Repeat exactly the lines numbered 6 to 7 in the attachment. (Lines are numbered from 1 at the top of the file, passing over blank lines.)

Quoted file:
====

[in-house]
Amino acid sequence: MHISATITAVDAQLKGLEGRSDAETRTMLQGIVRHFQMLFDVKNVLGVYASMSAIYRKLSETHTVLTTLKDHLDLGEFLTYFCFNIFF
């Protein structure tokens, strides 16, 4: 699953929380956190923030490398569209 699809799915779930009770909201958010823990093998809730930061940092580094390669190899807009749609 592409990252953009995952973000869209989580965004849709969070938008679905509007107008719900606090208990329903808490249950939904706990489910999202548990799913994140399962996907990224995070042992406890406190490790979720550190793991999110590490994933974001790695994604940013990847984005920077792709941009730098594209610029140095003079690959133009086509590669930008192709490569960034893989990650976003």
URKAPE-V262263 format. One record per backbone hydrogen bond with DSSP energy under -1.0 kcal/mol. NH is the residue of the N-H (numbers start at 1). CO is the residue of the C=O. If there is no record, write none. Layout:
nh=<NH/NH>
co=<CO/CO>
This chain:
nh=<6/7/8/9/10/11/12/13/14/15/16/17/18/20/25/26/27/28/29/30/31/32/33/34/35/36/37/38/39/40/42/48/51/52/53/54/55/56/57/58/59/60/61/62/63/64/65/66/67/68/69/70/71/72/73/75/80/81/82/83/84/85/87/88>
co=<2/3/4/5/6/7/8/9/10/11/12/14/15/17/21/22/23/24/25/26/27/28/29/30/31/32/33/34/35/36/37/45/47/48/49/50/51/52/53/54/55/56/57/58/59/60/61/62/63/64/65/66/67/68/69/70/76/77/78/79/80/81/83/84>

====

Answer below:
co=<CO/CO>
This chain: